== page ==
I competed at the RPS Lexen Xtreme Fall Classic in Columbus, Ohio, this past weekend. It was my first full power meet since last year. My last competition was a bench/deadlift event at the Arnold Classic in April.

Over the past year, I’ve had the opportunity to train with some great coaches and lifters around Ohio, including several from Team elitefts™. I’ve also had the benefit of spending the last six months working with a great group of powerlifters at Duke’s Iron Zoo. I’ve been able to put a considerable amount of weight on to my previous best total and went into this meet with high expectations. Of course, my primary goals were to finish the meet and set meet PRs on my lifts, and my secondary goal was to total elite raw at 220 pounds. Without getting into the details too much, I’ll summarize the day of the meet and discuss some important things that sunk in afterward.

I was extremely fortunate to compete with several of my training partners and good friends and to have the help and support of the rest of our (large) powerlifting family from Dukes. Everyone from our team did very well. Everyone hit meet PRs and almost everyone won their weight classes. I’m incredibly happy and proud of my teammates and I'm thankful to train with them on a weekly basis.

In terms of my meet, I had a rough start to my day, which I wasn’t expecting. I’ve always picked my openers easily and chose to open at 500 pounds for the squat. Right off the bat, I set the wrong tone by sinking my squat way too deep. I tweaked my back and turned my easy opener into a grinder. I got the lift, but I wasn’t able to get either of my other attempts on the squat, which threw out my chances for my goal total. Needless to say, it wasn’t the best start psychologically, and between my back and some cramping from mistakes cutting weight, it made for an interesting day.

Thankfully, I was able to get it together mentally and hit meet PRs on the bench. I also got three for three on my deadlifts despite not going as heavy as I had originally planned. I was still able to finish with a PR meet total and win my weight class. I should have been very pleased with the meet PRs and three good deadlift attempts despite my tweaked back, but as most competitors know, we set high standards for ourselves and are rarely satisfied with our performances as positive as they may be. I was frustrated for making some foolish mistakes and leaving a lot of weight on the platform.

I spent some time after the meet still feeling frustrated, but later that evening, as I sat with two of my training partners smoking our post-meet cigars and recapping the day, I came to some important realizations.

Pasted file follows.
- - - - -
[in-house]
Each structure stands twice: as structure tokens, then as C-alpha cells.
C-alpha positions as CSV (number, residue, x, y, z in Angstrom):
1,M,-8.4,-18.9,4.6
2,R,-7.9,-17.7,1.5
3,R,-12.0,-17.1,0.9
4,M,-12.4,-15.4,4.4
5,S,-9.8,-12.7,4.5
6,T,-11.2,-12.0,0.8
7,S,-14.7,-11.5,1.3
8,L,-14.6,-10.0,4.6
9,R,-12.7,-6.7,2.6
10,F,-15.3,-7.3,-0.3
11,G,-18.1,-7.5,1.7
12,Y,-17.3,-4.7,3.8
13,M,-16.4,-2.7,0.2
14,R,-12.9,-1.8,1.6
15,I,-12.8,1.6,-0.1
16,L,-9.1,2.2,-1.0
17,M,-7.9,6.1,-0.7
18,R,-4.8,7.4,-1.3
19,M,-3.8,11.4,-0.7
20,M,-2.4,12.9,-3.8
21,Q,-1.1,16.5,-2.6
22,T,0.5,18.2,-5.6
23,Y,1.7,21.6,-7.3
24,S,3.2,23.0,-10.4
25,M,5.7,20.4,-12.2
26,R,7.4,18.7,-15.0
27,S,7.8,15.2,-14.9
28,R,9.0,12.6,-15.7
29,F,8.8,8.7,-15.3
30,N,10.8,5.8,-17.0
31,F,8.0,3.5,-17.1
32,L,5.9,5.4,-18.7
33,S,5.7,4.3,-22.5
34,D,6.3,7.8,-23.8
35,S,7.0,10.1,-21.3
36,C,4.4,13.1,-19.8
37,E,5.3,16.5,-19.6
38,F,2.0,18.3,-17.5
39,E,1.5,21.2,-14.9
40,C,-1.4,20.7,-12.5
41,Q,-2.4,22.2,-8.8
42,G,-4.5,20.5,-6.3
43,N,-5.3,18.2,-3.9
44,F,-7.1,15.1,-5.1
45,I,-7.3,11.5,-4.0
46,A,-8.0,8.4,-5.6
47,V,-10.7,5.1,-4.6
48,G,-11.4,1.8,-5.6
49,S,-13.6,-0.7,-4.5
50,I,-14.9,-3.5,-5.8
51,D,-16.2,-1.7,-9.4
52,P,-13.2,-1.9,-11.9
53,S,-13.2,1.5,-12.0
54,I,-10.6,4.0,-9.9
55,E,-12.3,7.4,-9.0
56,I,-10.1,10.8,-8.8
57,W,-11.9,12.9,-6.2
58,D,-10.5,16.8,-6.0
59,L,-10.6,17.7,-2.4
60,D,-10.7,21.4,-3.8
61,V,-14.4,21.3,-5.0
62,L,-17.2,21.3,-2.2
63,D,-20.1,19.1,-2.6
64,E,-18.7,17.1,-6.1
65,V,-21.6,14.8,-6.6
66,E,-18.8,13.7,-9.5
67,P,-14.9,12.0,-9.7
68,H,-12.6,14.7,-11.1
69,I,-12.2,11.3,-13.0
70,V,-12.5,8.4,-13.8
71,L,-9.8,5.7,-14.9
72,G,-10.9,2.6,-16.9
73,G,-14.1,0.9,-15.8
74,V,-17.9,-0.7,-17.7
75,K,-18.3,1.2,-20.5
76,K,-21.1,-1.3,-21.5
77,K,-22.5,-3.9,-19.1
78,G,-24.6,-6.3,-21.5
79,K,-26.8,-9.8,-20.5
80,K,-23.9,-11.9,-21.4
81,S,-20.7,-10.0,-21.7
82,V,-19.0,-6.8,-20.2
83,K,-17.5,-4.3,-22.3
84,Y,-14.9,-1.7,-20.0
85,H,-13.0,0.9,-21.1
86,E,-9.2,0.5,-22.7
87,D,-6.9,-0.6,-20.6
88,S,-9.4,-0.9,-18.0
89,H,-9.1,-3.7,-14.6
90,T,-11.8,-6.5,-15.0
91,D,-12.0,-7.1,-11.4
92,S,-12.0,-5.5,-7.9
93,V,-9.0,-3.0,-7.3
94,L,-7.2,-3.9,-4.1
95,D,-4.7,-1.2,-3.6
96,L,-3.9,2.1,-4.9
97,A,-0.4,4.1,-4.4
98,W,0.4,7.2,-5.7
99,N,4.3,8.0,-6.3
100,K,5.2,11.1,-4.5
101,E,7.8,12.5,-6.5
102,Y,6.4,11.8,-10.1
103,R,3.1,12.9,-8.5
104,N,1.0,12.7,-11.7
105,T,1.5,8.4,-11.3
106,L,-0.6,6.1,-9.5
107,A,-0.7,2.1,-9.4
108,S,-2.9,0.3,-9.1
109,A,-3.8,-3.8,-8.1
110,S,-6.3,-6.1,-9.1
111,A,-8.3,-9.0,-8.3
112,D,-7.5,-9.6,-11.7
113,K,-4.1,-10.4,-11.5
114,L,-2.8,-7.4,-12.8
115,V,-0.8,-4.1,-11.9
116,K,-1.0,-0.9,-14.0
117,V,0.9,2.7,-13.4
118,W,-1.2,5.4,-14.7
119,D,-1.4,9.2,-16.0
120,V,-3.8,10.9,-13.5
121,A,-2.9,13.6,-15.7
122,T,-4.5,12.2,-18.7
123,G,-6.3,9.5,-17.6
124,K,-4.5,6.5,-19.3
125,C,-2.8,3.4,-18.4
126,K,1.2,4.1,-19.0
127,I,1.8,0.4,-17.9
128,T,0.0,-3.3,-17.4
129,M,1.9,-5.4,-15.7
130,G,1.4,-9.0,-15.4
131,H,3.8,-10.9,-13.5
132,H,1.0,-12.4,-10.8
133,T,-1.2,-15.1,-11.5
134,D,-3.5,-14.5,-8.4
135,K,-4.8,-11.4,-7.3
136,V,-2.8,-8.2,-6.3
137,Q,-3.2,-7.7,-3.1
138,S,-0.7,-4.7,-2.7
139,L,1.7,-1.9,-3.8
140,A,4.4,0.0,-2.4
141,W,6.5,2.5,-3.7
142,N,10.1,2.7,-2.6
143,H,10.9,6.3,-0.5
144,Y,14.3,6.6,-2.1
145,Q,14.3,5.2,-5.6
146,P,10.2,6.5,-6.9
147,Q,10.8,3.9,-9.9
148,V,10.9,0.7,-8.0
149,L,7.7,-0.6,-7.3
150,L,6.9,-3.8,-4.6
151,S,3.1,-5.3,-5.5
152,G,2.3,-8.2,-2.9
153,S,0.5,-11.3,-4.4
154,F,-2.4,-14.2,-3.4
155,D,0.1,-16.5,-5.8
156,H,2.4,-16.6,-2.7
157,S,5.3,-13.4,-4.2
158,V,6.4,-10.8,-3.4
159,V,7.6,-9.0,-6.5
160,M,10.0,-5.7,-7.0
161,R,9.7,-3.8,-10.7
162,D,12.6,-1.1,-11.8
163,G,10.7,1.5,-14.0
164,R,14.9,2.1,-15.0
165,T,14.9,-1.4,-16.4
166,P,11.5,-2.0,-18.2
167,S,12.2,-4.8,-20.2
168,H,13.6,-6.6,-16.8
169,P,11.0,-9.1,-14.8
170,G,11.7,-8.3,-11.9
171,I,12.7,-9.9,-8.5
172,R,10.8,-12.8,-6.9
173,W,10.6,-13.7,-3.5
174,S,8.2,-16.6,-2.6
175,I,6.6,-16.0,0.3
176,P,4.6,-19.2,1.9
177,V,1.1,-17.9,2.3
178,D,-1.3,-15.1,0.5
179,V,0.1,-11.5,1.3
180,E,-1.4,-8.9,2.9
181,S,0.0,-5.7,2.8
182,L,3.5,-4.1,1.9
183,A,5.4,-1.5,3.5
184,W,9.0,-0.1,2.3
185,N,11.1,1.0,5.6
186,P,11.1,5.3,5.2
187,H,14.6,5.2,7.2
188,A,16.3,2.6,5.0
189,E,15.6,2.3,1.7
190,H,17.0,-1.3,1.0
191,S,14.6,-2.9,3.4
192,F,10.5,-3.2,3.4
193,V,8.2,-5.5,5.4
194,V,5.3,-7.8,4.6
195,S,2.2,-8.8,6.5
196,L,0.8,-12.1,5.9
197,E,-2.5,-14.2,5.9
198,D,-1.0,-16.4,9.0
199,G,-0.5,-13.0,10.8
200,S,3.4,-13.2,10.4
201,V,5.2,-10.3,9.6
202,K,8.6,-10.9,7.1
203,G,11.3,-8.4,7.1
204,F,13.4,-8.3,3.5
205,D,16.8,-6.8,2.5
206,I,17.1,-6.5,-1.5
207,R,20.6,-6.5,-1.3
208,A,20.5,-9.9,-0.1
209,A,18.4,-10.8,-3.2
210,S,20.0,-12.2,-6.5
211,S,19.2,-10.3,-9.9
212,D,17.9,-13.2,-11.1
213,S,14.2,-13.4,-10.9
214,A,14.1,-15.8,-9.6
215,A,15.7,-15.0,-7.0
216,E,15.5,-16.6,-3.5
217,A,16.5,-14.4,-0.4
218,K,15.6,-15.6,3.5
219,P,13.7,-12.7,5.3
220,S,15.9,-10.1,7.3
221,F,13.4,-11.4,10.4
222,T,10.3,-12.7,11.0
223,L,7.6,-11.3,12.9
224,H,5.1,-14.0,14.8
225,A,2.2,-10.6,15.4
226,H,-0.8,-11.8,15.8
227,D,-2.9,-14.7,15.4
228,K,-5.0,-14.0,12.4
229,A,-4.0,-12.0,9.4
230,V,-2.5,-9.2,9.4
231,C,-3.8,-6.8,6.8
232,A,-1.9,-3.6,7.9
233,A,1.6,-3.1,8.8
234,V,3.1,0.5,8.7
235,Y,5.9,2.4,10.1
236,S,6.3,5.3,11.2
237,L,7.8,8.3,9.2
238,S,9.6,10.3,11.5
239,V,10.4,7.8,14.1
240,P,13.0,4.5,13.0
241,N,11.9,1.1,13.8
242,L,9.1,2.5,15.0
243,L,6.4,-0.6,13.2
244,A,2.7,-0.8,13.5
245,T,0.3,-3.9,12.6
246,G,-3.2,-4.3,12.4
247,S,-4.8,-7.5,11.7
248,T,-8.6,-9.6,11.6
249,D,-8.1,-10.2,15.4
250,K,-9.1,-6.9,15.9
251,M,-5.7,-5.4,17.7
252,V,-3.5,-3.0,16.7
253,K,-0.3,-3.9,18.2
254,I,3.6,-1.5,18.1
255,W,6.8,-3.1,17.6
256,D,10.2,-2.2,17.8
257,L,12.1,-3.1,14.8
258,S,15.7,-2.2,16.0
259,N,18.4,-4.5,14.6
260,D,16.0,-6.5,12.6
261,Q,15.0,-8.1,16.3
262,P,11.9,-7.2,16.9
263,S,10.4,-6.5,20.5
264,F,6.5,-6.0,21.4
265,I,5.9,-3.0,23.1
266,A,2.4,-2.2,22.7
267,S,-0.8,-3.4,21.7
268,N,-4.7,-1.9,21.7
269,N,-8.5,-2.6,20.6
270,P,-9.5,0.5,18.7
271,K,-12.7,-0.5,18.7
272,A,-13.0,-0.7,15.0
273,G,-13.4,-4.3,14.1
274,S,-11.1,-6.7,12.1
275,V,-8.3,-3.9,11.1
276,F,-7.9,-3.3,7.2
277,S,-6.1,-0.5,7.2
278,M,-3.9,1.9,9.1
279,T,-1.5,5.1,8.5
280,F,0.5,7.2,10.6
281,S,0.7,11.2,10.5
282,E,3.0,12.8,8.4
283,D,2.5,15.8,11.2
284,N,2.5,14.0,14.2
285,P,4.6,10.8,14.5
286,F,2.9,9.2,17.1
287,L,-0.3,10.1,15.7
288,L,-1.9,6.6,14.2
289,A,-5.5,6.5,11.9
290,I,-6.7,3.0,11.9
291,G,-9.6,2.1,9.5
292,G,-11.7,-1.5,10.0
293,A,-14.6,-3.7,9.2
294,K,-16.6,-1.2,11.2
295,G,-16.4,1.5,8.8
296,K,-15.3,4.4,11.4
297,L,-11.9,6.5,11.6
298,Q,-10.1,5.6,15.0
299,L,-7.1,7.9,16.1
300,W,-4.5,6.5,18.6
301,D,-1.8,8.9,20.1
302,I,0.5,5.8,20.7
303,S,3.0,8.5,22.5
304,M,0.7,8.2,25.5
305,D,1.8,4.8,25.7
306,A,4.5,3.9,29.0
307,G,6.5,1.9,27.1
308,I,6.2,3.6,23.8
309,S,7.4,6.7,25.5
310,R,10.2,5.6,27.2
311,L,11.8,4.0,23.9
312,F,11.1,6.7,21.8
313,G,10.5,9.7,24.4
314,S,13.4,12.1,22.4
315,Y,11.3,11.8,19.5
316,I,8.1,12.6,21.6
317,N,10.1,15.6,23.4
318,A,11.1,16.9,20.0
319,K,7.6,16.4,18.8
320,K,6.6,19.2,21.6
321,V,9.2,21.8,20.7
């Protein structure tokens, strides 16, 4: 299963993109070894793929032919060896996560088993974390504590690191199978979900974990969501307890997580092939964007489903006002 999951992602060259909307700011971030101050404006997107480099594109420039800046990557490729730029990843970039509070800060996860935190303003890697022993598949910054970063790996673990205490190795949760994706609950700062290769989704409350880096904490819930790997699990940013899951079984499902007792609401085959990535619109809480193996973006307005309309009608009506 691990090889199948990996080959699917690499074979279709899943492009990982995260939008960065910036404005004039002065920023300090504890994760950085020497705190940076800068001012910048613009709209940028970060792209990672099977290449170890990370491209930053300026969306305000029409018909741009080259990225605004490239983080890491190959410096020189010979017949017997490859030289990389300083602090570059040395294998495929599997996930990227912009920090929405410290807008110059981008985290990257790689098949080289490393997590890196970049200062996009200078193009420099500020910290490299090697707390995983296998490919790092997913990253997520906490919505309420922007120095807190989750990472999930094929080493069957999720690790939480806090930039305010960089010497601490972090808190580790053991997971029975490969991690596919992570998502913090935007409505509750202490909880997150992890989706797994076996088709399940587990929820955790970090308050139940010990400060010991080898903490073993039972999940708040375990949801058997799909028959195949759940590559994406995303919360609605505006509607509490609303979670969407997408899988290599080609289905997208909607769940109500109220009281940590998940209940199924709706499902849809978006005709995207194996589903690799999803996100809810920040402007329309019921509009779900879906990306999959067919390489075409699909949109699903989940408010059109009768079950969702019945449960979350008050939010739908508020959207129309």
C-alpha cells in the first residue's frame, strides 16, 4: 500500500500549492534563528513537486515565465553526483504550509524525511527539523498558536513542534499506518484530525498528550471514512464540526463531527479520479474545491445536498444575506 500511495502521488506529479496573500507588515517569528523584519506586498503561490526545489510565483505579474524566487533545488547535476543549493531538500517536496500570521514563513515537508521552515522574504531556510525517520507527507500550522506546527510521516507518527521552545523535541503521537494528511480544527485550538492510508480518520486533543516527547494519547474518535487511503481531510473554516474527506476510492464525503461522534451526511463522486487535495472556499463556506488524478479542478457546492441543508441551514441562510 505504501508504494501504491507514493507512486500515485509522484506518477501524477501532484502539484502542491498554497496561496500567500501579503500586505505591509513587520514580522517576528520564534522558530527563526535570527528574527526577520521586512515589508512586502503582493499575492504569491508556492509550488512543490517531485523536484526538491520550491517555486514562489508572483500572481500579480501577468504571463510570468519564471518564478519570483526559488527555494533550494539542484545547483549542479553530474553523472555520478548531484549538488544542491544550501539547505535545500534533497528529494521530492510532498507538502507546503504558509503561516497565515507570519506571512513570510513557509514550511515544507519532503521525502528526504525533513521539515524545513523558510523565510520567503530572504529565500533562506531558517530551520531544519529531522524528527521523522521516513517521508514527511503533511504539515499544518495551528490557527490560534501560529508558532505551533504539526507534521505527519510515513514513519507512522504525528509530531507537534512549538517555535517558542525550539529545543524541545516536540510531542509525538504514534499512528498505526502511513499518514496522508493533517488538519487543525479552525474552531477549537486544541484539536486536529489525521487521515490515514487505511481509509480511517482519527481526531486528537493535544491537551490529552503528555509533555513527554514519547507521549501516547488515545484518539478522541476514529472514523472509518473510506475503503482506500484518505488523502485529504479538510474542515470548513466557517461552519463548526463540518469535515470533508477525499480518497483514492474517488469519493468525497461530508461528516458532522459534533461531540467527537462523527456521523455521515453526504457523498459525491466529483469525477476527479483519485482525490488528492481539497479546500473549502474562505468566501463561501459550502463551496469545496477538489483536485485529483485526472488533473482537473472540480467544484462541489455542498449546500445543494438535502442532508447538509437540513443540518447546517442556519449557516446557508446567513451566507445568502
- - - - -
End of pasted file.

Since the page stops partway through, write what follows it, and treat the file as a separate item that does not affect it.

As competitors, it's easy for us to put the blinders on and only see the short-term perspective of one meet, one training cycle, one weight class. However, when you step back and look at the big picture, those individual things are only small components of a powerlifting “career.” For one of my training partners, the Lexen Xtreme meet was his twentieth meet. He has managed to hit small PRs in every single one of those meets. At the time, they may not have seemed like a big deal, but before he knew it, those small PRs added up over the last several years to a very solid total.

A few of my training partners have been training for over twenty years and, if you look at one of those years individually, it isn't anything incredible in terms of progress. However, if you look at the culmination of twenty consistent years of steady progress, it amounts to a couple of their top-ranked totals. These are the types of careers that are built on gradual progress, not individual performances.

Looking forward, I know where I need to improve. I know the hard work that it will continue to take and the high standards that I need to keep for myself. I also know to keep all those things in the long-term perspective that they demand. The common denominator among all the successful competitors I know is steady consistency. At meets, I’ve seen many people who start off making huge gains and then face one small piece of adversity and quit. The top lifters are the ones who stick with it, regardless of the adversity, for ten years or more. Those years need to be spent building momentum, one meet at a time and one PR at a time. When I choose to set aside my frustration and look at my meet with that perspective, I value those small PRs a whole lot more.